Scientists have found a way to turn thoughts into convincing, computer-generated speech
OAKLAND, Calif. — How can a computer translate thoughts into spoken words? A team of scientists from the University of California have discovered a new and promising piece of that puzzle, and the result is a surprisingly convincing pattern of synthetic speech.
The scientists created a system that translates brain waves into words by focusing on the physical movements related to speech, rather than the sound of the words trying to be communicated. They found looking at the intended movements of the tongue, larynx and other speech mechanisms allowed them to reproduce voice sounds in a more reliable way than, say, trying to match brain waves to predicted speech sounds.
Using this information, the team created a computer program that simulates the movements of a vocal tract by honing in on the brain’s speech centers.
Take a look at an example of this type of speech modeling. You can see the connection between the intended spoken words, and the way those words are formed by the different parts of the vocal tract.
The team’s findings were recently published in the journal Nature. The paper concluded that this new method could be the basis of life-changing technology for people with severe speech disorders, physical trauma or other conditions that limit their ability to communicate.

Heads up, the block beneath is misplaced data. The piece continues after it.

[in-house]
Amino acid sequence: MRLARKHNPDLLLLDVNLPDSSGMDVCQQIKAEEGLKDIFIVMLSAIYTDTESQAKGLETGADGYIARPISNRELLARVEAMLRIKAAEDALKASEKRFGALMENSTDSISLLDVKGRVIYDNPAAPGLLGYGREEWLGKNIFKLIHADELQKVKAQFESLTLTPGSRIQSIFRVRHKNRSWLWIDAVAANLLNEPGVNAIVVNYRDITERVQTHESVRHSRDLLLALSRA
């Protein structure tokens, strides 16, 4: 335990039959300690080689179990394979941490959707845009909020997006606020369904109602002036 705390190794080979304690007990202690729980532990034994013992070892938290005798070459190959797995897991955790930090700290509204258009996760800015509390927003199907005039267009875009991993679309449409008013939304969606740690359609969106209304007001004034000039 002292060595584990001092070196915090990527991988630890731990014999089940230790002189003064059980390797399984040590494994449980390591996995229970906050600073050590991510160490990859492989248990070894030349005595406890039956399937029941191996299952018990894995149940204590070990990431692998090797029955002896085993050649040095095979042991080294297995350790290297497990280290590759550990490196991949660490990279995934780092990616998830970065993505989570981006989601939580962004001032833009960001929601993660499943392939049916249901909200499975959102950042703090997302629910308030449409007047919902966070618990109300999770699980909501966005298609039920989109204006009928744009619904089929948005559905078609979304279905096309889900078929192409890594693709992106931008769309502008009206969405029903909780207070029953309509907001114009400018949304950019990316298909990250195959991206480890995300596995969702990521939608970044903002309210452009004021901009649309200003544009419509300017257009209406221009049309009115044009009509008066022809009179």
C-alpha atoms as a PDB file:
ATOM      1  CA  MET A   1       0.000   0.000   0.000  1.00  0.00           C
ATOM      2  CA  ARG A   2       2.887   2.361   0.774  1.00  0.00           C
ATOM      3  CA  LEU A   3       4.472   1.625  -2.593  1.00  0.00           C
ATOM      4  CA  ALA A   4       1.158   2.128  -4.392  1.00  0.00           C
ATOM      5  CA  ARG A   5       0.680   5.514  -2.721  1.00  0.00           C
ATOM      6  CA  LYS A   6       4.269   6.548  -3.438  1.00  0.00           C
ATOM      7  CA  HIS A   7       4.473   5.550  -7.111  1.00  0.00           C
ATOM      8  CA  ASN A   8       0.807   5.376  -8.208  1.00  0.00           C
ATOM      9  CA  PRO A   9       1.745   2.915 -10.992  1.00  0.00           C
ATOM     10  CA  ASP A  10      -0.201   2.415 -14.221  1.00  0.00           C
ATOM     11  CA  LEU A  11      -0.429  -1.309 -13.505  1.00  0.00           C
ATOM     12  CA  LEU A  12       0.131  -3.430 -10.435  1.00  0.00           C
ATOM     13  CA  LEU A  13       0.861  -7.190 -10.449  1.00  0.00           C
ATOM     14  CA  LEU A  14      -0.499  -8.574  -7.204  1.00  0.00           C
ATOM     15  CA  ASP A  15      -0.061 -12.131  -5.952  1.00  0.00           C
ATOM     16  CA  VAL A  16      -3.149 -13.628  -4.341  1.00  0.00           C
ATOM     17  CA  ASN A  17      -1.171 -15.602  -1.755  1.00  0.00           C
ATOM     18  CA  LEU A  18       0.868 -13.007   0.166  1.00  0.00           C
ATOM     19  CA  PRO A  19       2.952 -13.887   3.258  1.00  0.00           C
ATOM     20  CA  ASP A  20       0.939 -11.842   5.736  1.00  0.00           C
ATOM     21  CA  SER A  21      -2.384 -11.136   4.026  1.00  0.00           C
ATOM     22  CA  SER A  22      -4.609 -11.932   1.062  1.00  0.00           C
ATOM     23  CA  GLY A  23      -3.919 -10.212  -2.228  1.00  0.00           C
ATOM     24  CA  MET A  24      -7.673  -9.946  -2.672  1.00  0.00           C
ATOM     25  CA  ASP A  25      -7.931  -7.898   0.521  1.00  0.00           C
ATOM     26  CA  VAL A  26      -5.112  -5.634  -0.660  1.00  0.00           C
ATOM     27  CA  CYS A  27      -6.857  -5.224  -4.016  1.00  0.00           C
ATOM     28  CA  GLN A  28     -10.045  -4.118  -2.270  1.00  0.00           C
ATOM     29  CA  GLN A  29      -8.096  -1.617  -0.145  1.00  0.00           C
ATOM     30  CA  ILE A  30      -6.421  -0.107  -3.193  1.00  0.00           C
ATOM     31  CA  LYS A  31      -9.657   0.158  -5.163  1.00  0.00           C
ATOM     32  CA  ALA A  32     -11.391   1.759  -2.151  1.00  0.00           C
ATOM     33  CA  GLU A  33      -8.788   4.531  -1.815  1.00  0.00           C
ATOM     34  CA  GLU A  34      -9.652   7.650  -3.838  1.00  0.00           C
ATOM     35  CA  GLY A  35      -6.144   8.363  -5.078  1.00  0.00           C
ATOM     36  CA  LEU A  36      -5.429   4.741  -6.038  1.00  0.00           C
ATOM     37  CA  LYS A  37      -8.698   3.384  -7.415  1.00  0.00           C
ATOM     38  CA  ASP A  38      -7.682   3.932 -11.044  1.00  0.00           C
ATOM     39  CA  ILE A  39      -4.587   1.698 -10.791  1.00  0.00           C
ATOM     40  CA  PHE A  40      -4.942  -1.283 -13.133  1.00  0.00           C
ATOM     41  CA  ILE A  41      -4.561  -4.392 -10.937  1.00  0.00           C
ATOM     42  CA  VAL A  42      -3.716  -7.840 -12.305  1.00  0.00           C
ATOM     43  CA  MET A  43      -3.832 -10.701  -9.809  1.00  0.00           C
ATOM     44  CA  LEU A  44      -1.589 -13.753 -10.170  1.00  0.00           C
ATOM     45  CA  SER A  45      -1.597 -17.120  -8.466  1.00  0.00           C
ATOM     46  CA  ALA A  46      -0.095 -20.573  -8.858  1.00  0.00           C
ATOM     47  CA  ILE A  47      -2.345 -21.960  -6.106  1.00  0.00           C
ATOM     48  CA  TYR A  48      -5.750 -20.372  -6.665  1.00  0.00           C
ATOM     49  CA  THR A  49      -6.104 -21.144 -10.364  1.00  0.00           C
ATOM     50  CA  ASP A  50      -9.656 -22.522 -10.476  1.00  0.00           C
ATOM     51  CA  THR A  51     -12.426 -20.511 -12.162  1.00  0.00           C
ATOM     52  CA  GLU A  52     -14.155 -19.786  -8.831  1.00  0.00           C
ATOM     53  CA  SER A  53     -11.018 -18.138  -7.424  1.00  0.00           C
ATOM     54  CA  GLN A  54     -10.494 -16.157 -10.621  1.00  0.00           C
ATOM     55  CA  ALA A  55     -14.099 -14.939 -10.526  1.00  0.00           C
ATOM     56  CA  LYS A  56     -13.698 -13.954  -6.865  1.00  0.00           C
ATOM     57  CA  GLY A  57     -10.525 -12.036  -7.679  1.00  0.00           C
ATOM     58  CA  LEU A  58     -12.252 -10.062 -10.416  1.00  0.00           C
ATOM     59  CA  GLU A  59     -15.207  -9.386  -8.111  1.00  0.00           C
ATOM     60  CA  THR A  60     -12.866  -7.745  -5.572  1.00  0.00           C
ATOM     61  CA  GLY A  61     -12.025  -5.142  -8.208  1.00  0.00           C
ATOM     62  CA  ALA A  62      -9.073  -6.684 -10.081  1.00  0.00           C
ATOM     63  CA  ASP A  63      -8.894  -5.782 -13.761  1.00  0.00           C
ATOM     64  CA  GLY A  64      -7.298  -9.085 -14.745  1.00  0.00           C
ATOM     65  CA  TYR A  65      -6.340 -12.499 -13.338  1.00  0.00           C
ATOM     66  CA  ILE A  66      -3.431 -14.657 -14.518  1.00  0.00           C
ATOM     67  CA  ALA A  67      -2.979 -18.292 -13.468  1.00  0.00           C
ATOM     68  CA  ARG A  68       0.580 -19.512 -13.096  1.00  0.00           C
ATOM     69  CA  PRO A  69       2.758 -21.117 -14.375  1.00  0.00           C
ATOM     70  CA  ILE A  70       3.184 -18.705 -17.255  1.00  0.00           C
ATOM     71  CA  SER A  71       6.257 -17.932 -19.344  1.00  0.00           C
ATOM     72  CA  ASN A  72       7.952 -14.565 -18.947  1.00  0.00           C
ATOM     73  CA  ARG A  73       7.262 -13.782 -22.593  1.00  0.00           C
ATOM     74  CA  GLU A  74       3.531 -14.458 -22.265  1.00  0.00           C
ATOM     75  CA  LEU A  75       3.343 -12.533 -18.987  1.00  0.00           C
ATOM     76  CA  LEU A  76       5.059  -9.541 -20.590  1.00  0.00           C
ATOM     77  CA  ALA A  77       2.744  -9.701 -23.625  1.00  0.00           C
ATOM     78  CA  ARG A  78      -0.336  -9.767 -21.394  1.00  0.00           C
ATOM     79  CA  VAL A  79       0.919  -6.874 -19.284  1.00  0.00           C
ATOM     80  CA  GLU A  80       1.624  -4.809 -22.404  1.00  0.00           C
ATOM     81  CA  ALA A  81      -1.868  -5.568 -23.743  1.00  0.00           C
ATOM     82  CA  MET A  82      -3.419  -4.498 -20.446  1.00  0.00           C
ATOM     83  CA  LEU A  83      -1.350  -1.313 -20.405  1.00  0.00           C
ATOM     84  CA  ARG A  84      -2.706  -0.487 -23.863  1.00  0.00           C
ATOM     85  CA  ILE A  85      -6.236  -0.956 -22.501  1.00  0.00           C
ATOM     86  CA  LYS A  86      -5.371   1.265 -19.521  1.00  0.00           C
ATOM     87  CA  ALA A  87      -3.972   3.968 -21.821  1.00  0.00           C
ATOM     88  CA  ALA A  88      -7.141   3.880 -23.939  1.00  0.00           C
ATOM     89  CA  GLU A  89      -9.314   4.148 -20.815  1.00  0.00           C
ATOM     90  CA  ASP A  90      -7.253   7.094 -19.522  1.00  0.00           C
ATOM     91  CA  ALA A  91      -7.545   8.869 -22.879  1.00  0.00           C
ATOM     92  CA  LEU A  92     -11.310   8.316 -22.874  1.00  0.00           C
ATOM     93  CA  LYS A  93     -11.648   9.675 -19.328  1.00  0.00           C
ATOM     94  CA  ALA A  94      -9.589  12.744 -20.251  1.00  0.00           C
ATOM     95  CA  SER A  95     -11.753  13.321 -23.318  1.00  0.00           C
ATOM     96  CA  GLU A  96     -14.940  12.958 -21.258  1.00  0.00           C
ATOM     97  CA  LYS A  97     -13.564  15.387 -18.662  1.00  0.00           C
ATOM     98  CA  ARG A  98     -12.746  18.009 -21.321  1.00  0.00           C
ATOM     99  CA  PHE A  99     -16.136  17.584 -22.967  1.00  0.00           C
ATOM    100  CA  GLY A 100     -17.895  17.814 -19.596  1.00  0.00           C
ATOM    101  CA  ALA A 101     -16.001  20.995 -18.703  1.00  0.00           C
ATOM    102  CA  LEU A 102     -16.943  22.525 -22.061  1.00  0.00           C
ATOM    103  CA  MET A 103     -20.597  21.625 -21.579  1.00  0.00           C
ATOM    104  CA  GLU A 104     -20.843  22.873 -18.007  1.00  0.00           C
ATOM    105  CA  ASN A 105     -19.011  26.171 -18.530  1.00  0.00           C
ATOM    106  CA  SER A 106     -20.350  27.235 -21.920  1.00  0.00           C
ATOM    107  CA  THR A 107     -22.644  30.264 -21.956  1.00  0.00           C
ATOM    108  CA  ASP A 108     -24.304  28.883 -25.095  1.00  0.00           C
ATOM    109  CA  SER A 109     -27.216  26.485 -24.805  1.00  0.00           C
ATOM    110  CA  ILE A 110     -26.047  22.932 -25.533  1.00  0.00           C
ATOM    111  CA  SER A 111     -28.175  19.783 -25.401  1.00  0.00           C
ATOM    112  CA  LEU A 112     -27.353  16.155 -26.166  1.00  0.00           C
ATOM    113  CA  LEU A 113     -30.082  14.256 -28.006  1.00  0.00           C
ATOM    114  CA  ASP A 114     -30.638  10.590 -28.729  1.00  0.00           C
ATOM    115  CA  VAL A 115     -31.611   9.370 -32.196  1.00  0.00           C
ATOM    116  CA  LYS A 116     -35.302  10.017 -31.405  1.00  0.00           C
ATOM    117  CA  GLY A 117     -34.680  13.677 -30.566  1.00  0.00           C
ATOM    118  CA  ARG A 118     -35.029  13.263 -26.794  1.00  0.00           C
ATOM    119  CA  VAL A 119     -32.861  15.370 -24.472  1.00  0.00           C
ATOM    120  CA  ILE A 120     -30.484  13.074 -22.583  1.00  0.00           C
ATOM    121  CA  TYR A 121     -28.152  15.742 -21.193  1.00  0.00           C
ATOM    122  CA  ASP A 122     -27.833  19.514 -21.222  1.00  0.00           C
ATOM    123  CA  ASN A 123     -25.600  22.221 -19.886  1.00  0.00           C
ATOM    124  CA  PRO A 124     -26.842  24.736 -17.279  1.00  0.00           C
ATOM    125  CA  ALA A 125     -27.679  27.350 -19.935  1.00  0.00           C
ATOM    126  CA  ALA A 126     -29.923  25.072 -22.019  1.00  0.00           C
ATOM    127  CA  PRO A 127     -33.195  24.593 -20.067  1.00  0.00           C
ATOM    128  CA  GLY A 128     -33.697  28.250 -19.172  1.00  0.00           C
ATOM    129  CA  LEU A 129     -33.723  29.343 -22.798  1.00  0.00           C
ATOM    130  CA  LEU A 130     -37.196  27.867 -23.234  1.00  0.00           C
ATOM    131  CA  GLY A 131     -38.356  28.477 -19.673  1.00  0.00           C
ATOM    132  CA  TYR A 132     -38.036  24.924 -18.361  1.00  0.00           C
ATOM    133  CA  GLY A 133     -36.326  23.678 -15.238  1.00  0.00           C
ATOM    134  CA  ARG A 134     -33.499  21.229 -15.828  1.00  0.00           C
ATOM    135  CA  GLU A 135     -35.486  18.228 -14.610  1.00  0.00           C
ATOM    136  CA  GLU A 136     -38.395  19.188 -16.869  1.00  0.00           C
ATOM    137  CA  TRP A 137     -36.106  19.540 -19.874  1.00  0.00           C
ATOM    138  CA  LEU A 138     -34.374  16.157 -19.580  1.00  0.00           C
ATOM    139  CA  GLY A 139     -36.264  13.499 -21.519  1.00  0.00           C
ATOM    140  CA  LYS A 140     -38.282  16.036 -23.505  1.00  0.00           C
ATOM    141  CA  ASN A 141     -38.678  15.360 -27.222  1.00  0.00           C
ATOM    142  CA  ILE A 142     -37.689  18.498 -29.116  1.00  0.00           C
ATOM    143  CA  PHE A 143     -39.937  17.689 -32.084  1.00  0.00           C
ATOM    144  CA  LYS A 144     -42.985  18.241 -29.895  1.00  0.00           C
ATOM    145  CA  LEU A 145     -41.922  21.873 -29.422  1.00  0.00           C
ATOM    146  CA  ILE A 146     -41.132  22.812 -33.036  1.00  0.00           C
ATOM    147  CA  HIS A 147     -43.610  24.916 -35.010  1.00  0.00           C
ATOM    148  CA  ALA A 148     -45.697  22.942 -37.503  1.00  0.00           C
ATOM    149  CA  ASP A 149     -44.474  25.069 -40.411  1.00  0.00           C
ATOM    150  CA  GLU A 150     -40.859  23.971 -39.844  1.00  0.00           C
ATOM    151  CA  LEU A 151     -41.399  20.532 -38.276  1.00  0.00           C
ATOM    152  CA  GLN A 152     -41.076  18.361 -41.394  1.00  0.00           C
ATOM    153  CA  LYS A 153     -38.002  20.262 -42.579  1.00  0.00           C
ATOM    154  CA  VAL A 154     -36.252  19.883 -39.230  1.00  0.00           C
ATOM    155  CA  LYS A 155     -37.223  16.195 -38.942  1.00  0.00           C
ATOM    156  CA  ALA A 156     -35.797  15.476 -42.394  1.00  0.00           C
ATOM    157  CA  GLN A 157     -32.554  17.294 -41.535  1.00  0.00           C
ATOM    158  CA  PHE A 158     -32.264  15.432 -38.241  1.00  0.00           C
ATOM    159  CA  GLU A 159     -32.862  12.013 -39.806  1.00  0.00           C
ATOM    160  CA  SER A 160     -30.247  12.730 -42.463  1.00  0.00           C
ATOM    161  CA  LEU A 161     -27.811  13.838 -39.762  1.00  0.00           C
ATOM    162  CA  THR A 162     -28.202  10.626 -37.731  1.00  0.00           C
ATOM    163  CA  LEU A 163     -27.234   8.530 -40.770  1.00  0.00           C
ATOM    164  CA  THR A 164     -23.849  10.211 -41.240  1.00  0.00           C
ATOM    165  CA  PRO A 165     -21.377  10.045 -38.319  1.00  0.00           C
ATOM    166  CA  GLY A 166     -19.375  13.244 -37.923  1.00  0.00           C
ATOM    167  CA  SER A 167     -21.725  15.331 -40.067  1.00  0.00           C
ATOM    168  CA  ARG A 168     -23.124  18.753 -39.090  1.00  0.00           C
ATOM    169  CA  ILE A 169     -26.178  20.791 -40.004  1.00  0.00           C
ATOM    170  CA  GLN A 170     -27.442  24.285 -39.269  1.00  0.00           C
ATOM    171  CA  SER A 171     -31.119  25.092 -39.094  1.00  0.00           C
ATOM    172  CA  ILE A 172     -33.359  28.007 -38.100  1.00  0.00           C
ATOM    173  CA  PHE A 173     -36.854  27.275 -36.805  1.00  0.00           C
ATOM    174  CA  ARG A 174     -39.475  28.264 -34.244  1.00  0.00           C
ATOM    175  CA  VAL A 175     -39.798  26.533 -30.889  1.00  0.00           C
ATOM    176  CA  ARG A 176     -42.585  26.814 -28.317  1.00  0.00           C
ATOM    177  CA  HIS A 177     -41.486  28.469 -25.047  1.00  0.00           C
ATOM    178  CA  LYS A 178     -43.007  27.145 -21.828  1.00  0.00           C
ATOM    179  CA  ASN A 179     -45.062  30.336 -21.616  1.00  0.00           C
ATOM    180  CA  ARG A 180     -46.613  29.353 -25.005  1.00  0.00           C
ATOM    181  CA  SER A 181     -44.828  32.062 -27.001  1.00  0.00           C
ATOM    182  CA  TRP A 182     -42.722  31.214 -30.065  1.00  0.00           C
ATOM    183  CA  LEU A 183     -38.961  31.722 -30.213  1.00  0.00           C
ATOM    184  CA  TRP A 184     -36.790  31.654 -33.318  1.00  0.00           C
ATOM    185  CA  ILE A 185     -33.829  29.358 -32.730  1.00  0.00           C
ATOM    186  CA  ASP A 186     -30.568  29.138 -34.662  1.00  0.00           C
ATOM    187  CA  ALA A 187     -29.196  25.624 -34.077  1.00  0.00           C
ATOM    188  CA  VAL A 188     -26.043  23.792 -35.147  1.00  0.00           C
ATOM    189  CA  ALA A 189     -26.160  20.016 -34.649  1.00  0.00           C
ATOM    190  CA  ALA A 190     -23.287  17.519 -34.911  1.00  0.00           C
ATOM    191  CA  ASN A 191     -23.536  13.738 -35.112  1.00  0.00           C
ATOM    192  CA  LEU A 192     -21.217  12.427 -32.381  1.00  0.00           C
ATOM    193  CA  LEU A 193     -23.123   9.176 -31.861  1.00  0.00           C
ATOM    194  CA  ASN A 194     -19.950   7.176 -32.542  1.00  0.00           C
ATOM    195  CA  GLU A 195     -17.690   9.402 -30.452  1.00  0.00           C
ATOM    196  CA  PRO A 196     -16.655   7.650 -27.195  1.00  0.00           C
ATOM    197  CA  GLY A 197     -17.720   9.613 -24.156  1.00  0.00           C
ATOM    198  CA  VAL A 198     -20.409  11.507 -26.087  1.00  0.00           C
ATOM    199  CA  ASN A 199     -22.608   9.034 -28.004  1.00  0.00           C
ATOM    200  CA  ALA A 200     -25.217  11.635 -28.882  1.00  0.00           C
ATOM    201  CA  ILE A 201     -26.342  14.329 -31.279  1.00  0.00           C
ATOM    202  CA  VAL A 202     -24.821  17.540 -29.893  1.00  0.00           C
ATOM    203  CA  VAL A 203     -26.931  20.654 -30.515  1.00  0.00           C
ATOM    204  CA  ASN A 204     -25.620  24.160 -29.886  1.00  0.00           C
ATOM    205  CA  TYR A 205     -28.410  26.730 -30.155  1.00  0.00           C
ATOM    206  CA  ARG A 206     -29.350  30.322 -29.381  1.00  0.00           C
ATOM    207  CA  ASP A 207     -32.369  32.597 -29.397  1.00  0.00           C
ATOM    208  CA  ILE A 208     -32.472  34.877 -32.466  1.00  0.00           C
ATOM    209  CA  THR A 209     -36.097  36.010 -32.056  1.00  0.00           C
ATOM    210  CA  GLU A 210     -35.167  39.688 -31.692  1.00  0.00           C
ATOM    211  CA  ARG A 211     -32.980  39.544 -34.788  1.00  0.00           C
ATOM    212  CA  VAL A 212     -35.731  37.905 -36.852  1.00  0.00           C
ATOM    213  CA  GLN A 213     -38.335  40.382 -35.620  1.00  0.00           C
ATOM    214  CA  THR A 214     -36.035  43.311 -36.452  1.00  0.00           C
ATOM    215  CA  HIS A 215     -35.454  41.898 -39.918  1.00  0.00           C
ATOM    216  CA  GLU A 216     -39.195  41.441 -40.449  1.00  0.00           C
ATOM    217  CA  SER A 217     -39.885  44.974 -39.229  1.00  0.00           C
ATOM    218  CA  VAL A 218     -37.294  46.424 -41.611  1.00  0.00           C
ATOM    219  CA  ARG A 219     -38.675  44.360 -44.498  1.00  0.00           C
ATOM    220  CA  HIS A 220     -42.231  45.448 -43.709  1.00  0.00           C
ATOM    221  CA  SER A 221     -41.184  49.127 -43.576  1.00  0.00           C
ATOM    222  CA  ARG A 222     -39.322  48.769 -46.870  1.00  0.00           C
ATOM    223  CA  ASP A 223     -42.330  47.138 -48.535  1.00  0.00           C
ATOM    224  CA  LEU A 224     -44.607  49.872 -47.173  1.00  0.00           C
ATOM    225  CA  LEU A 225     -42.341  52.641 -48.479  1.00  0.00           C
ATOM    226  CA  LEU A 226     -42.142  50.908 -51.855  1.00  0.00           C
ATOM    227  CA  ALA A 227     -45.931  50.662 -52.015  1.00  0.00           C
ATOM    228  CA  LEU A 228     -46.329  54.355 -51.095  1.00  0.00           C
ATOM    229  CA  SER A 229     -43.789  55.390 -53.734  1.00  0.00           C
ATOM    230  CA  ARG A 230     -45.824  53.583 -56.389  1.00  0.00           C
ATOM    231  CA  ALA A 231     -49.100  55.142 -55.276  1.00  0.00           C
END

“It’s been a longstanding goal of our lab to create technologies to restore communication for patients with severe speech disability,” Edward Chang, one of the project’s co-authors, said in a press briefing. “We want to create technologies that can reproduce speech directly from human brain activity. This study provides a proof of principle that this is possible.”
That’s not the only exciting takeaway from the team’s research. According to Chang, their model of the mechanical speech process could actually be applied from one person to another.
“The neural code for vocal movements is partially shared across different individuals, and that an artificial vocal tract modeled on one person’s voice can be adapted to synthesize the speech from another person’s brain activity,” Chang explains. “This means that a speech decoder that’s trained in one person with intact speech could maybe someday act as a starting point for someone who has speech disability who could then learn to control the simulated vocal tract using their own brain activity.”
According to another recent study cited by the UC scientists, communication technologies for people with speech and motor limitations are evolving, but can still be frustrating and inaccurate. If this latest breakthrough can eventually be applied on an individual patient level, it could open up a new world of understanding, and being understood.